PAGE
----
Senator Patrick Leahy (D-Vt.) introduced legislation yesterday to counter the effect of the Supreme Court's June 2011 decision in Pliva v. Mensing, 131 S. Ct. 2567 (2011). Mensing held that patients who claim injury from generic drugs cannot sue the manufacturer for failure to warn, even though patients who take the same drug, but the brand name, can. Senator Leahy's bill is intended to undo this perceived inequality. If it succeeds, the bill would not only place a heavy burden on generic manufacturers contrary to the intent of the Hatch-Waxman Act, but it would also ignore the reality of how prescription drugs are used in the healthcare system.


In 2009, the Supreme Court decided the landmark case of Wyeth v. Levine, 555 US 555 (2009). Diana Levine, a guitarist, was given the drug Phenergan, developed gangrene, and had to have her arm amputated. She sued Wyeth, the manufacturer of the drug, claiming that its warning was inadequate.

Wyeth argued that Levine's claims were preempted because FDA approval of the warning in question immunized Wyeth from liability. The Supreme Court disagreed, finding that Wyeth could have strengthened its warning without prior FDA approval using the "Changes Being Effected" ("CBE") supplement. Central to the Court's decision was the notion that a drug manufacturer must maintain responsibility for the content of its labels.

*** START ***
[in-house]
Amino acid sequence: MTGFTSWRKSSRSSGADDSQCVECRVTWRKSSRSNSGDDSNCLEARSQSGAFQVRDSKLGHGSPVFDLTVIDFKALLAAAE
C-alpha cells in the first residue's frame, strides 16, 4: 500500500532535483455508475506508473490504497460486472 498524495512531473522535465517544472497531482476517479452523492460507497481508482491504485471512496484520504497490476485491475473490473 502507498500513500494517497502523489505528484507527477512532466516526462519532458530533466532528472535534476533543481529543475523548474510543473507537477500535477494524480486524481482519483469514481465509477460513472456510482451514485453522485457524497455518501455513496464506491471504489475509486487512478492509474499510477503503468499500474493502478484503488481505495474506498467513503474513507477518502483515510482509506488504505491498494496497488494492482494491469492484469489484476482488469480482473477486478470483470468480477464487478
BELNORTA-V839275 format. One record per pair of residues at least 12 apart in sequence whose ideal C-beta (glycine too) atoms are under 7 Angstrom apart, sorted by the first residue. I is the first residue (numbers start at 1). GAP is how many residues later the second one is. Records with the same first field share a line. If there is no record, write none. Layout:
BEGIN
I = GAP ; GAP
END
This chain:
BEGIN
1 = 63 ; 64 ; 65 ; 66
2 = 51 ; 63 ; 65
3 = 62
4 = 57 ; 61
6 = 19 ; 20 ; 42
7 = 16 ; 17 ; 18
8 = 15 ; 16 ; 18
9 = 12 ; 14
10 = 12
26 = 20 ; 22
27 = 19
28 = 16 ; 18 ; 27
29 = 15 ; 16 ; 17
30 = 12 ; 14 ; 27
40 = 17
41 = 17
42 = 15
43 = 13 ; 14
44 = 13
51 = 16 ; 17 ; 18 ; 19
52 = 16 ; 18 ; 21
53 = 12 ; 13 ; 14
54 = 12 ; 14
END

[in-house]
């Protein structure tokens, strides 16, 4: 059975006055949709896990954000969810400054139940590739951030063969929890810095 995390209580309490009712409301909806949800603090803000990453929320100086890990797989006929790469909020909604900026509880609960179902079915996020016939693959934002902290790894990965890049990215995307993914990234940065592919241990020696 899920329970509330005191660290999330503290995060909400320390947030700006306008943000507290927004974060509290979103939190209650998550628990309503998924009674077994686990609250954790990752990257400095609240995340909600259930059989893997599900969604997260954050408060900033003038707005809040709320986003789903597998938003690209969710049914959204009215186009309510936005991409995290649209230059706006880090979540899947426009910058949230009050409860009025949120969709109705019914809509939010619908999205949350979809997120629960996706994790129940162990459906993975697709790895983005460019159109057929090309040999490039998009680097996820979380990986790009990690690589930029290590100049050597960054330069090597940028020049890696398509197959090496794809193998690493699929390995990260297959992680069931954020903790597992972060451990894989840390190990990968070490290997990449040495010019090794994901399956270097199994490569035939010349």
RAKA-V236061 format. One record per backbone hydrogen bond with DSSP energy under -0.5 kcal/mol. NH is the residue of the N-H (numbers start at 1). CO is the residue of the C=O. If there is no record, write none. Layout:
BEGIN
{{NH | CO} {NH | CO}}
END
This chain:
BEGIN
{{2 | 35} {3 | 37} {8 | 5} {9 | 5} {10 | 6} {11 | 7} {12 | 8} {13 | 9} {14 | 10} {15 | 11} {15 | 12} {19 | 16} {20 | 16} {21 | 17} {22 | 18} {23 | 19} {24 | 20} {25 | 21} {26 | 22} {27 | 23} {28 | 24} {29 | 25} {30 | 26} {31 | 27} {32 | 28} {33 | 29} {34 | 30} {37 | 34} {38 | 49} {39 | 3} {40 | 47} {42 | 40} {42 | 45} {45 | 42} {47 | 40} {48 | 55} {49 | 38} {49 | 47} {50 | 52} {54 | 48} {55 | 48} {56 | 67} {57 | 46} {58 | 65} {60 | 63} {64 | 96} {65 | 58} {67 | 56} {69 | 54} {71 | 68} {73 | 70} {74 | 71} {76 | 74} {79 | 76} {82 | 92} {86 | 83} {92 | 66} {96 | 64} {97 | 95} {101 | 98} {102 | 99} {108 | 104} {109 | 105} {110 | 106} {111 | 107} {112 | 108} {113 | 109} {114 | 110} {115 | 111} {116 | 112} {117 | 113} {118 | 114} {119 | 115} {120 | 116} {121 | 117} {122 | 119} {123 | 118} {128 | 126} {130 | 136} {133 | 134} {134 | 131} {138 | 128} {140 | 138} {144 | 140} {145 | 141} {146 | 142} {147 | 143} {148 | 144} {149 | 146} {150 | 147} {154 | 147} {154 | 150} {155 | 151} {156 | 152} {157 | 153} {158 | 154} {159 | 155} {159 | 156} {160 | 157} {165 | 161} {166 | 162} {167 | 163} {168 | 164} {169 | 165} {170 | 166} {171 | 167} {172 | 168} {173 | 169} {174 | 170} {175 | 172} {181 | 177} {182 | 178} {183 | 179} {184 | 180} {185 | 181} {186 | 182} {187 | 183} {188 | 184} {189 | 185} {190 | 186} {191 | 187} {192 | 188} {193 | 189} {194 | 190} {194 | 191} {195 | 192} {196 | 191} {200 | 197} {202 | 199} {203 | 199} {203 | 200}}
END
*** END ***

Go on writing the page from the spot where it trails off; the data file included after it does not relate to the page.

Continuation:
The Supreme Court made clear that its ruling in Levine applied only to brand name drugs. The ruling left open the question of whether generic manufacturers could be held liable in similar fashion in light of certain restrictions placed on generics by the Hatch-Waxman Amendments of 1984 ("Hatch-Waxman").

Hatch-Waxman was intended to bring generic drugs to the market quickly and inexpensively. In exchange for this expedited approval process, generic drug manufacturers were required to ensure that their products were identical to the Reference Listed Drug ("RLD"), or brand name drug, in certain respects. In particular, Hatch-Waxman required that generics maintain labeling identical to that of the RLD.

Courts and litigants alike had already been divided on the relationship between the CBE and sameness requirements. Some courts read the sameness requirement to prohibit generic manufacturers from submitting CBEs. Other courts stuck to traditional notions of manufacturer responsibility, holding that generics were held to the Levine standard and, therefore, could use CBEs to strengthen warnings. The latter position necessarily allowed a generic label to deviate from the RLD, despite statutory language to the contrary. The case law provided no conflicting guidance to the generic pharmaceutical industry.


In 2011, the Mensing decision resolved this tension. Citing Hatch-Waxman and regulations enacted by FDA, the Supreme Court held that generic manufacturers' labels could not deviate from the RLD label, and therefore could not be held liable for failure to warn.

Yet the core of this solution presented an inherent "inequality." The Mensing decision delineated two categories of plaintiffs: those who took brand name drugs, and those who took generics. Despite Hatch-Waxman's emphasis on "sameness," brand name drugs now carried the right to sue, while generics did not. Although the Court recognized this unfairness it refused to "distort the Supremacy Clause in order to create similar pre-emption across a dissimilar statutory scheme." Instead, the policy question was left to Congress and the FDA.